Picking A Performance-Value Winner
A quick look at price-to-performance using purchase prices might not help you much today (since our parts were bought more than a month ago), but it can at least validate or negate each of our decisions. We do, after all, see a lot of Monday morning quarterbacking after new prices emerge.
The $750 machine yields the most bang for the buck, as expected, and the $1600 machine serves up $0.72 worth of extra performance for every dollar spent. The $2400 machine provides 58 cents of performance for every dollar spent beyond the $750 baseline, but over 80 cents in performance for every dollar spent over the $1600 PC (58%/72%, above). In other words, waste is a smaller percent of my $2400 machine's budget when I use the $1600 PC as a starting point.
Value improves slightly for the $1600 and $2400 machines after a couple months of price changes, but neither configuration will ever catch the $750 platform's high value. It would be better for enthusiasts who want a high-end machine to instead discuss their minimum performance standards.
Speaking of raising the bar on standards, gamers are the most vocal critics of our builds, and the $750 machine just isn’t quite capable of playing through our most taxing detail settings at 5760x1080. We know that because it failed a couple of tests at 4800x900.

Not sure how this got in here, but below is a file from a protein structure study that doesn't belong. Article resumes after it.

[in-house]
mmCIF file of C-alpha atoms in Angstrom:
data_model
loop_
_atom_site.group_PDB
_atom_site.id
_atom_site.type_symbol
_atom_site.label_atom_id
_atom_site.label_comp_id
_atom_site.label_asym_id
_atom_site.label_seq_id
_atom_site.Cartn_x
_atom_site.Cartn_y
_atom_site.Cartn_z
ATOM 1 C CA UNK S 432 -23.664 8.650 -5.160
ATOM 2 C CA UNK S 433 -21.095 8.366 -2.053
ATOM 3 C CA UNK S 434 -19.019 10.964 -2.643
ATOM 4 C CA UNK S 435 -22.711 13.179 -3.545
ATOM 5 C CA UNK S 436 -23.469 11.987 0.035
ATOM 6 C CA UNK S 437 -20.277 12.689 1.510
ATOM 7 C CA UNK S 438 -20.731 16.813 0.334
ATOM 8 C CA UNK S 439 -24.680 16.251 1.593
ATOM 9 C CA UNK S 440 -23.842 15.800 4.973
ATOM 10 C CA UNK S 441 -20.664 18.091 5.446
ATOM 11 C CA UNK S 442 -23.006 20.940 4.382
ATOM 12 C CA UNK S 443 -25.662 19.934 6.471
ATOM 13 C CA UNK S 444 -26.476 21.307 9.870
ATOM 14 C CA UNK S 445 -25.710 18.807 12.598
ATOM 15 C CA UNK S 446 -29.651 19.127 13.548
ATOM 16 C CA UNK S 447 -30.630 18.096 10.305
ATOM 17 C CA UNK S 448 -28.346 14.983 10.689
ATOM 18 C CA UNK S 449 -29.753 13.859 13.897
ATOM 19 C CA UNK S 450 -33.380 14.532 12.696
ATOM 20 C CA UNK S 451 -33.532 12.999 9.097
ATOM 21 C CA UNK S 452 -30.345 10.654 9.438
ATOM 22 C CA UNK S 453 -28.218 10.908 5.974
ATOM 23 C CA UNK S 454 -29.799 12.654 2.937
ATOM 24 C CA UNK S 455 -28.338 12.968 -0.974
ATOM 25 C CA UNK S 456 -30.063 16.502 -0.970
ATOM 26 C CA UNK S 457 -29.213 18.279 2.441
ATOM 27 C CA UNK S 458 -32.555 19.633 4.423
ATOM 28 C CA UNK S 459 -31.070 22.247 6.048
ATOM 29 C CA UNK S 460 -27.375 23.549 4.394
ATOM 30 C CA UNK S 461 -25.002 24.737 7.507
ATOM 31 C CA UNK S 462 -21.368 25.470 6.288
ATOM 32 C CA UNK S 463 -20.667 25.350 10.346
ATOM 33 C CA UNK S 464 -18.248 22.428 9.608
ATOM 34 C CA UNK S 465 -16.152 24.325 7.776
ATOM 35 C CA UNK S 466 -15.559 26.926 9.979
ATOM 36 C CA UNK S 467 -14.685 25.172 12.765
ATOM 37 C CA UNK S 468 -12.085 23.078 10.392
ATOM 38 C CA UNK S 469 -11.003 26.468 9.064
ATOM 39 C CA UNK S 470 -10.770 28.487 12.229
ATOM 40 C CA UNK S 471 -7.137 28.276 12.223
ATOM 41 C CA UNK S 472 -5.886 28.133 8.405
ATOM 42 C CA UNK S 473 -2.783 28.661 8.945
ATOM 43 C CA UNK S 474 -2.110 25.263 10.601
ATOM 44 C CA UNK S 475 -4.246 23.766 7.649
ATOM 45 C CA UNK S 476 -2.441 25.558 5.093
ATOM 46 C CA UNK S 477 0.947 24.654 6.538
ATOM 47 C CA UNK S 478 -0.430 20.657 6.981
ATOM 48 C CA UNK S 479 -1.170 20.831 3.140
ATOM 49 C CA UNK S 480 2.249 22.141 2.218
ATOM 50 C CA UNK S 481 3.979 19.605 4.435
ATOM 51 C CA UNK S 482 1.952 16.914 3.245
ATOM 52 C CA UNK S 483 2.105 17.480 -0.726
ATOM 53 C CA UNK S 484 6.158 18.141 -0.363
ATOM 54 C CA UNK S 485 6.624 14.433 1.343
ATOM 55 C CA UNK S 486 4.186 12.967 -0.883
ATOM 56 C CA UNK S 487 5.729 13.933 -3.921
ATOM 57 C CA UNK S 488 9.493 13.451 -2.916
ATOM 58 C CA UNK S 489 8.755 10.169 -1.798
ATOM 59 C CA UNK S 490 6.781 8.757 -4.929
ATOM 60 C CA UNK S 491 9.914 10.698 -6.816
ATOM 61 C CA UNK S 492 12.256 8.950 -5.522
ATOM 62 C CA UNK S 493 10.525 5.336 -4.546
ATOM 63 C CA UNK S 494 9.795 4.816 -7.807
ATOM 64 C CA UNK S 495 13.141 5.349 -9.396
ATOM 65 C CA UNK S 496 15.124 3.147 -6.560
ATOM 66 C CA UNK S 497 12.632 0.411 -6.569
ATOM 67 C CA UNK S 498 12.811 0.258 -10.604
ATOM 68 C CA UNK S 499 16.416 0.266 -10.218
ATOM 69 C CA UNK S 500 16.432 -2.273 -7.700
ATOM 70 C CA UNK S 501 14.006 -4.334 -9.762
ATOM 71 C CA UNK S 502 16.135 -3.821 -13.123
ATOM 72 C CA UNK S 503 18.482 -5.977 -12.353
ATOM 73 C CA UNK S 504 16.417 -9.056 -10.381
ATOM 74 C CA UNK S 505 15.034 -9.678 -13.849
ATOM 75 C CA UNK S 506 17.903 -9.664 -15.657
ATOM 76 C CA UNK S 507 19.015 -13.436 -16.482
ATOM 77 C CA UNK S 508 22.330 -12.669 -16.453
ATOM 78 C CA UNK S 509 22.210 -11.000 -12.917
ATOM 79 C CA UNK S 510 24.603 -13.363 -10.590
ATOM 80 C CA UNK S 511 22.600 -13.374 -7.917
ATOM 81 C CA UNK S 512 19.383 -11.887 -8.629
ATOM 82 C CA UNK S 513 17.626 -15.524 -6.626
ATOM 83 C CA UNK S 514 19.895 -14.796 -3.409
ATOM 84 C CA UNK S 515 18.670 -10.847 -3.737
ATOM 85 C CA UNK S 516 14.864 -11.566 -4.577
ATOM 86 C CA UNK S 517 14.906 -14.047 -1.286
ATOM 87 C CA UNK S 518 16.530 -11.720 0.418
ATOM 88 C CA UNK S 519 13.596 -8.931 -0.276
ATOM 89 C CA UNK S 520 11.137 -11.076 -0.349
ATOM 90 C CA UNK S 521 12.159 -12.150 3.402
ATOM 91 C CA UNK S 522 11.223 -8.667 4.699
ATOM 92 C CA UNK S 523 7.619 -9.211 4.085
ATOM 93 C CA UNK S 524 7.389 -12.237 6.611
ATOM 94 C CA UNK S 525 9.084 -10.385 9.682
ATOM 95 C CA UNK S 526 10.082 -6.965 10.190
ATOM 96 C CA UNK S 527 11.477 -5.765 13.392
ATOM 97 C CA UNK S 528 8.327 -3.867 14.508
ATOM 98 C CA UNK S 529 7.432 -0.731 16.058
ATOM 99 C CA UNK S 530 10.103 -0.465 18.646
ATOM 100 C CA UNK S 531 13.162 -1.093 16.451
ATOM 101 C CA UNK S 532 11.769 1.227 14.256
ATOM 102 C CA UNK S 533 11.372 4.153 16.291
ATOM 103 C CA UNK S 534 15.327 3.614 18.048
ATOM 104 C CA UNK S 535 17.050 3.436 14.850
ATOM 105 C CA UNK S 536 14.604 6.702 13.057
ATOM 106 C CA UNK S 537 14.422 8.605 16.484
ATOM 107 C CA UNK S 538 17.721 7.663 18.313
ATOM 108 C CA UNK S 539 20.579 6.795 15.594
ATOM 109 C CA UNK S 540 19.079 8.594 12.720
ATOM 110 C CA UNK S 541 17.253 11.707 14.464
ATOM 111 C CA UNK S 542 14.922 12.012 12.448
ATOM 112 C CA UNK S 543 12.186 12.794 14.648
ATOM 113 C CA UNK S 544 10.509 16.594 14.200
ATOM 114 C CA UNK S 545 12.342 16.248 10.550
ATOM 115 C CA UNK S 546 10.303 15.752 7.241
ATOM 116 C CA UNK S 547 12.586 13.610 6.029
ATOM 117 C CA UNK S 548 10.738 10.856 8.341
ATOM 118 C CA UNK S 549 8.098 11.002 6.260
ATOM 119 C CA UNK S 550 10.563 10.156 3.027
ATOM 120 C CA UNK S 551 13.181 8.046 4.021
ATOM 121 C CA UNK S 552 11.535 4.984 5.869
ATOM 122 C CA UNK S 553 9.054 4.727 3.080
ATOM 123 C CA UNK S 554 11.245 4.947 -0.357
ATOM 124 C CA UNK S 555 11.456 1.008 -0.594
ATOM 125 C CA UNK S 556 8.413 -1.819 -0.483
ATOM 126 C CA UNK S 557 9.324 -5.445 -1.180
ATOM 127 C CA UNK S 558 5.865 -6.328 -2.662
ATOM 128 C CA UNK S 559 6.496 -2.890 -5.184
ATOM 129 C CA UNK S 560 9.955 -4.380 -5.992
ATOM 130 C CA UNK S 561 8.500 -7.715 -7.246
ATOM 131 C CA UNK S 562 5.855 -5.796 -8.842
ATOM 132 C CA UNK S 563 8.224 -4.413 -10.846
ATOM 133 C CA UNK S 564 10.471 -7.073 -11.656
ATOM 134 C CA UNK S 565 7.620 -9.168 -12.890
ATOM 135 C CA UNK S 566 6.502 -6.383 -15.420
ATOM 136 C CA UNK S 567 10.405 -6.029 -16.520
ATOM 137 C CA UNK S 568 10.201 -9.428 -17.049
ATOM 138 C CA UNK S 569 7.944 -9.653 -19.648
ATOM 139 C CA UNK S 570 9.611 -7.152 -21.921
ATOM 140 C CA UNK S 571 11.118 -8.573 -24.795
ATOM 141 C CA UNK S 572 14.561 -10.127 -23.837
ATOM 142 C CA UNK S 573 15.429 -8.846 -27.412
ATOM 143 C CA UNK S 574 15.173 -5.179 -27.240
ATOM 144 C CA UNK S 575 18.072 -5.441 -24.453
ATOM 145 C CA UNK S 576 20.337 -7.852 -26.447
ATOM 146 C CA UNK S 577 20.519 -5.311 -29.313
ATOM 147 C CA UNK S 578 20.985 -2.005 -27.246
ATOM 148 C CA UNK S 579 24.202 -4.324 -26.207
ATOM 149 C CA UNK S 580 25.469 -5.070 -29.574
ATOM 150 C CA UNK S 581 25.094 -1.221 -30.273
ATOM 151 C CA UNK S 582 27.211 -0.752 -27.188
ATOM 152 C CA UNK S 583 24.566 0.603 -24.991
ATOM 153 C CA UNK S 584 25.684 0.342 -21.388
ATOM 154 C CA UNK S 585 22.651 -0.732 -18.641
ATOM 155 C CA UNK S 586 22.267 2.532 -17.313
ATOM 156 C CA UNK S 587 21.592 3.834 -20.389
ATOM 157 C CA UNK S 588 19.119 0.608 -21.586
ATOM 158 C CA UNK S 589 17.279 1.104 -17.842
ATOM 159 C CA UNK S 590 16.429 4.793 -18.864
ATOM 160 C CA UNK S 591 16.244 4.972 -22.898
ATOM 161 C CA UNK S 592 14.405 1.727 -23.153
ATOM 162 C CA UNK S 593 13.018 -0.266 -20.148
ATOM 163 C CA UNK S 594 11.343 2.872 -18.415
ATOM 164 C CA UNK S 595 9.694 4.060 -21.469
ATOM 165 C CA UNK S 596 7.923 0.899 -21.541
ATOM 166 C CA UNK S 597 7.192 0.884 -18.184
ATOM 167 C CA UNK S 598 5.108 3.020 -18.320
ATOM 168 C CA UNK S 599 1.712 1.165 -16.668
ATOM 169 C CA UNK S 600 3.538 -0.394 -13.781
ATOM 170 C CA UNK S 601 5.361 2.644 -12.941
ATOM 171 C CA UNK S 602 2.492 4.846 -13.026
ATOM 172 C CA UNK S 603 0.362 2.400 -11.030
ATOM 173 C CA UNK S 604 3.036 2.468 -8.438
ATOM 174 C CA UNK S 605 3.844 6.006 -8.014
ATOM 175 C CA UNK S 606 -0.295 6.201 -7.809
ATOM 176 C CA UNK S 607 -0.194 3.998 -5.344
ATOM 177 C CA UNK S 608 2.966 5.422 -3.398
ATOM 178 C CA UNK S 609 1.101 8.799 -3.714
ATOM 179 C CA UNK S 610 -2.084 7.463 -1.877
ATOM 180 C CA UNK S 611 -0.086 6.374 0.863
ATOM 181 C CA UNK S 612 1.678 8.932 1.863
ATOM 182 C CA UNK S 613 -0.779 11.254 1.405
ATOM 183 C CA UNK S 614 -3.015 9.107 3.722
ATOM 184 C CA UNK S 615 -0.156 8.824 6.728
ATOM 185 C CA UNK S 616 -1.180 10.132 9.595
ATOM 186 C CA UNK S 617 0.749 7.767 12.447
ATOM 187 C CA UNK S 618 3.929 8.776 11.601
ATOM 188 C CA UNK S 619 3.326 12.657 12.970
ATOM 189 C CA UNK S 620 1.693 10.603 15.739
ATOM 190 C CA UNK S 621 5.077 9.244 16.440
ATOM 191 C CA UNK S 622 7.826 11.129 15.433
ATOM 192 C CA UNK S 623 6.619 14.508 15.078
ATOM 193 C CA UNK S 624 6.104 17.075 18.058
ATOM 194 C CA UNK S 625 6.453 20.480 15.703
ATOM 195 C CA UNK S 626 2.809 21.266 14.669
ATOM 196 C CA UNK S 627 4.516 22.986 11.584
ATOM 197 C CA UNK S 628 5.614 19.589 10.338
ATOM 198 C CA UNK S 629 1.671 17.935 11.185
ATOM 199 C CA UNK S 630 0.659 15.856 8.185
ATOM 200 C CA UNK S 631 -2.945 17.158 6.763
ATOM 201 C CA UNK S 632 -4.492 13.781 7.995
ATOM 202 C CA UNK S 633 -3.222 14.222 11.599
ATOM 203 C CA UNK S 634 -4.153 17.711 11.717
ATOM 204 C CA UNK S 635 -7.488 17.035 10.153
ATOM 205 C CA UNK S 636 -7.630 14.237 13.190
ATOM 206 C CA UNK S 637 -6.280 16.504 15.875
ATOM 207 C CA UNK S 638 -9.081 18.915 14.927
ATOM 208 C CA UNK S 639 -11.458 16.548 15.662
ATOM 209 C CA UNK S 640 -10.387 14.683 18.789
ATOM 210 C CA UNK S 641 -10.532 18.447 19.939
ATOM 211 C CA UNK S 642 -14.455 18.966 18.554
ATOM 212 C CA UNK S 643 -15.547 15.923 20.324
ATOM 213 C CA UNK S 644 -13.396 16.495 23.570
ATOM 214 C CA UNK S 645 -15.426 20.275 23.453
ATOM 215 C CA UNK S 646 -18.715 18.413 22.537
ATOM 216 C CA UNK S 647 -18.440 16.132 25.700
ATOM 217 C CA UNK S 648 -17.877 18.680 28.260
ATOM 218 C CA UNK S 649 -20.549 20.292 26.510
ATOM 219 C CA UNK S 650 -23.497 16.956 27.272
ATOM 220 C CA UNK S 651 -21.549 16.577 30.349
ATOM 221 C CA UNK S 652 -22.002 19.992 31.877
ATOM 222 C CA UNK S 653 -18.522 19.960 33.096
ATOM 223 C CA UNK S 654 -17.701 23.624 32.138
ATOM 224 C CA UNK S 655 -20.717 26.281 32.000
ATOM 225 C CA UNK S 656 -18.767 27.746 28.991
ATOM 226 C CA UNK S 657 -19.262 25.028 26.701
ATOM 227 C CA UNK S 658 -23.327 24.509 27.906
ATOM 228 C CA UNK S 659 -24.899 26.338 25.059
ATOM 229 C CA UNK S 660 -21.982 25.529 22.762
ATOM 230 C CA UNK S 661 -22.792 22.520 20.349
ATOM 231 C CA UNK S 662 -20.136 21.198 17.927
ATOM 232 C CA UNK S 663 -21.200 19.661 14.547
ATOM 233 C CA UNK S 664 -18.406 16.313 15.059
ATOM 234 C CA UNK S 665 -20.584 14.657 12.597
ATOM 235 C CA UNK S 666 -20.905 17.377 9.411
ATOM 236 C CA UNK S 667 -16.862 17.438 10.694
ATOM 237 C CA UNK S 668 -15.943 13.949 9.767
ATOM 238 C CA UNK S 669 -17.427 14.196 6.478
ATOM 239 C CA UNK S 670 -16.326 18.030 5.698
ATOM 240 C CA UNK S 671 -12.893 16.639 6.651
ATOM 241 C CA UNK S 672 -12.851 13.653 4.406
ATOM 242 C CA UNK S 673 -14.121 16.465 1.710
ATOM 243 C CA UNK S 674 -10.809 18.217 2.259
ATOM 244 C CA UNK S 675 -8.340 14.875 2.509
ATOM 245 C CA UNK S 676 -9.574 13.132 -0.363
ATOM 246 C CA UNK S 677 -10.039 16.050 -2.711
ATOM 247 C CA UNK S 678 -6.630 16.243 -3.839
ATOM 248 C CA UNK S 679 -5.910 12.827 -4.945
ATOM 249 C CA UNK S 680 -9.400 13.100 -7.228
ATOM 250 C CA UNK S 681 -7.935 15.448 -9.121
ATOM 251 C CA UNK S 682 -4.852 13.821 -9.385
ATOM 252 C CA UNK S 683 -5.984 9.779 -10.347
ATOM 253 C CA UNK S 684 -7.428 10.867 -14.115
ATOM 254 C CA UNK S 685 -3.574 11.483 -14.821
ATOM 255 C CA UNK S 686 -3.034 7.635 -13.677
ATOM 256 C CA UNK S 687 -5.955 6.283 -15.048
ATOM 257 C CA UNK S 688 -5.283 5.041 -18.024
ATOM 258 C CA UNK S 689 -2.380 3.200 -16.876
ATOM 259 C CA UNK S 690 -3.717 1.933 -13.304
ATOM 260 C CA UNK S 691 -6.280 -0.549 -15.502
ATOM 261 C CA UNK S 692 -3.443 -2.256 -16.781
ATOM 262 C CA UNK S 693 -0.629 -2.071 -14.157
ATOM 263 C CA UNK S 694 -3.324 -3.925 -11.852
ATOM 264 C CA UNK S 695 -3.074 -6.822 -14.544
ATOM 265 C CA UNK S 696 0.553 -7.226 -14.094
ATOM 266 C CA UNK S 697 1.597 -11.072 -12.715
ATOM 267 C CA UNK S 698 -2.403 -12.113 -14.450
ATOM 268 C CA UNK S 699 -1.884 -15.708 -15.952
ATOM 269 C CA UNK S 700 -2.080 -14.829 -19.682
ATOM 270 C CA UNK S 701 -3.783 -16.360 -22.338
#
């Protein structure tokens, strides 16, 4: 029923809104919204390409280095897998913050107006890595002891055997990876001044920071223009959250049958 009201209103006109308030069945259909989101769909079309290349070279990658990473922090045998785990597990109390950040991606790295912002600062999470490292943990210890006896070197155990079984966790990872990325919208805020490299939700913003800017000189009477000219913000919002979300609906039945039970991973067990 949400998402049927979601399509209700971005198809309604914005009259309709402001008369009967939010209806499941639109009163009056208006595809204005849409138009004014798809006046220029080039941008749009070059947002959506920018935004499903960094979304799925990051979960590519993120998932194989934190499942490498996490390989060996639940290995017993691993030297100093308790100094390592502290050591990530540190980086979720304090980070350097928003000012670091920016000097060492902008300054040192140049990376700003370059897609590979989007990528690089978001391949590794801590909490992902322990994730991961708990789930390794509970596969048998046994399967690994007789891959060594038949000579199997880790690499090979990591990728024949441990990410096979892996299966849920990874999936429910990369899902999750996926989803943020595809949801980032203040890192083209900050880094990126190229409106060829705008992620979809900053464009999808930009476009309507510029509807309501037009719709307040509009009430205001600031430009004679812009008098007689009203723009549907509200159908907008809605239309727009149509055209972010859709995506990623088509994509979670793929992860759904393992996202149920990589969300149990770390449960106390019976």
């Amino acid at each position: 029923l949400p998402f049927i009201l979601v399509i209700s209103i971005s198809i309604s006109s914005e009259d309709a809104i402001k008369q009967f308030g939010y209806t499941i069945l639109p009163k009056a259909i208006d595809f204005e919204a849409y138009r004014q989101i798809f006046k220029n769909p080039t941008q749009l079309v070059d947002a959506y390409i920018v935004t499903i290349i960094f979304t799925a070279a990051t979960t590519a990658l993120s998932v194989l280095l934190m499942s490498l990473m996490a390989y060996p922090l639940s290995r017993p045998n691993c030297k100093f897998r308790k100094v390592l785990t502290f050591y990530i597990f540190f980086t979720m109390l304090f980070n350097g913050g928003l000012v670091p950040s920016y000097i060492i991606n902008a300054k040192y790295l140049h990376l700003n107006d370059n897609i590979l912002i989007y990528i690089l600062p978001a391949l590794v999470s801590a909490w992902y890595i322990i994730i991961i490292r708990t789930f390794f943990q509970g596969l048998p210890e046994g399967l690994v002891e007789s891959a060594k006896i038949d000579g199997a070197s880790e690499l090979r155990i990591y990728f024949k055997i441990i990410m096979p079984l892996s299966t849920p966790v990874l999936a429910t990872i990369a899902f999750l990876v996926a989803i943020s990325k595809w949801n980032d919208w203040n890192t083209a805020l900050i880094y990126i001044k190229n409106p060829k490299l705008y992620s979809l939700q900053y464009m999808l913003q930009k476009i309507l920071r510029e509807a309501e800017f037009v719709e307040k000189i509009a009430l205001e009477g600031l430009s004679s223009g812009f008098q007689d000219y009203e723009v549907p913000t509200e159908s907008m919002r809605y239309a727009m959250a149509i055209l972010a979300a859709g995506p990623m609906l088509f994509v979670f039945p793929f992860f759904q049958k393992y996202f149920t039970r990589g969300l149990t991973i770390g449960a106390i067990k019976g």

Starting at 99.6% of the $1600 machine’s high-end gaming value, the $2400 PC appears nearly on-par with its rival...until I started overclocking it. More than $80 extra was spent to make it a better overclocker, and that expense is returned with a victory comparing my overclocking successes to Don's.
Recent price changes are even more forgiving to my $2400 effort, as it starts life with a 1.8% gaming-value lead that climbs to 7.7% (125.2%/116.3%, above) when both machines are overclocked.
Still, none of us can agree on which of these to buy. Aside from the $750 machine’s general value victory, the rest of our charts are just numbers, at the end of the day. That’s because each of us uses different games, applications, and monitor configurations in our own systems. That’s why I recommend looking at each individual benchmark result before picking a solution that best matches your needs.
Congratulations to Paul for his continuous string of System Builder Marathon victories, and thanks to all readers for the feedback that helped shape this quarter’s competition.